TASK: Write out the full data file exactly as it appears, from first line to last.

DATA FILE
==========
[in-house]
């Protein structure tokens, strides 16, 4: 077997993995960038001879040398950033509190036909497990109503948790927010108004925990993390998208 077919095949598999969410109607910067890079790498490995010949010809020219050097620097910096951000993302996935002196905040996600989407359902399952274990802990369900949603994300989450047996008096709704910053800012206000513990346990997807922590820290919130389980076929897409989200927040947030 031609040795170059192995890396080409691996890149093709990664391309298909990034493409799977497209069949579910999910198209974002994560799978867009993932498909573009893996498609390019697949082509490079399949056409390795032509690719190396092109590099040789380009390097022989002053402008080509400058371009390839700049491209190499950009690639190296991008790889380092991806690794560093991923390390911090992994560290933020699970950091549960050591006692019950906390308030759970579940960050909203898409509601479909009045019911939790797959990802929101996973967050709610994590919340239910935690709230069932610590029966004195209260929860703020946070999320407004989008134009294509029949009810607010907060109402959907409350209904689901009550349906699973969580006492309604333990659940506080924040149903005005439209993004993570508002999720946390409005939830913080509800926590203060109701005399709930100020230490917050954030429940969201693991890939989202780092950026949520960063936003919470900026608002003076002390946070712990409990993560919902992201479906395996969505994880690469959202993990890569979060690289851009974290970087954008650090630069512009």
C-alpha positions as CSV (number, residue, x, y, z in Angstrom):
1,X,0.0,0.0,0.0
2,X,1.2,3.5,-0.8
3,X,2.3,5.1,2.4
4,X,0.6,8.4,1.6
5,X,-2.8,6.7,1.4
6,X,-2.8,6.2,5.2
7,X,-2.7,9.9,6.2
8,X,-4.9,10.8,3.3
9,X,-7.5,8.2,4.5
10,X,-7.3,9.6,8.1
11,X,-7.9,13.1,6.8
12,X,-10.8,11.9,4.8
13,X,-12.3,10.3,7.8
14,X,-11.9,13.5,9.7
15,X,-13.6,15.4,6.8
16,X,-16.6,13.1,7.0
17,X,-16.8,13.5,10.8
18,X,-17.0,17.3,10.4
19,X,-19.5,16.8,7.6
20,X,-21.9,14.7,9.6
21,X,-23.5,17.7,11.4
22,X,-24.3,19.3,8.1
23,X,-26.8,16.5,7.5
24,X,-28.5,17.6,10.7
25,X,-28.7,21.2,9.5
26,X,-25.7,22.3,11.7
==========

[in-house]
């Protein structure tokens, strides 16, 4: 077997993995960038001879040398950033509190036909497990109503948790927010108004925990993390998208 077919095949598999969410109607910067890079790498490995010949010809020219050097620097910096951000993302996935002196905040996600989407359902399952274990802990369900949603994300989450047996008096709704910053800012206000513990346990997807922590820290919130389980076929897409989200927040947030 031609040795170059192995890396080409691996890149093709990664391309298909990034493409799977497209069949579910999910198209974002994560799978867009993932498909573009893996498609390019697949082509490079399949056409390795032509690719190396092109590099040789380009390097022989002053402008080509400058371009390839700049491209190499950009690639190296991008790889380092991806690794560093991923390390911090992994560290933020699970950091549960050591006692019950906390308030759970579940960050909203898409509601479909009045019911939790797959990802929101996973967050709610994590919340239910935690709230069932610590029966004195209260929860703020946070999320407004989008134009294509029949009810607010907060109402959907409350209904689901009550349906699973969580006492309604333990659940506080924040149903005005439209993004993570508002999720946390409005939830913080509800926590203060109701005399709930100020230490917050954030429940969201693991890939989202780092950026949520960063936003919470900026608002003076002390946070712990409990993560919902992201479906395996969505994880690469959202993990890569979060690289851009974290970087954008650090630069512009």
C-alpha positions as CSV (number, residue, x, y, z in Angstrom):
1,X,0.0,0.0,0.0
2,X,1.2,3.5,-0.8
3,X,2.3,5.1,2.4
4,X,0.6,8.4,1.6
5,X,-2.8,6.7,1.4
6,X,-2.8,6.2,5.2
7,X,-2.7,9.9,6.2
8,X,-4.9,10.8,3.3
9,X,-7.5,8.2,4.5
10,X,-7.3,9.6,8.1
11,X,-7.9,13.1,6.8
12,X,-10.8,11.9,4.8
13,X,-12.3,10.3,7.8
14,X,-11.9,13.5,9.7
15,X,-13.6,15.4,6.8
16,X,-16.6,13.1,7.0
17,X,-16.8,13.5,10.8
18,X,-17.0,17.3,10.4
19,X,-19.5,16.8,7.6
20,X,-21.9,14.7,9.6
21,X,-23.5,17.7,11.4
22,X,-24.3,19.3,8.1
23,X,-26.8,16.5,7.5
24,X,-28.5,17.6,10.7
25,X,-28.7,21.2,9.5
26,X,-25.7,22.3,11.7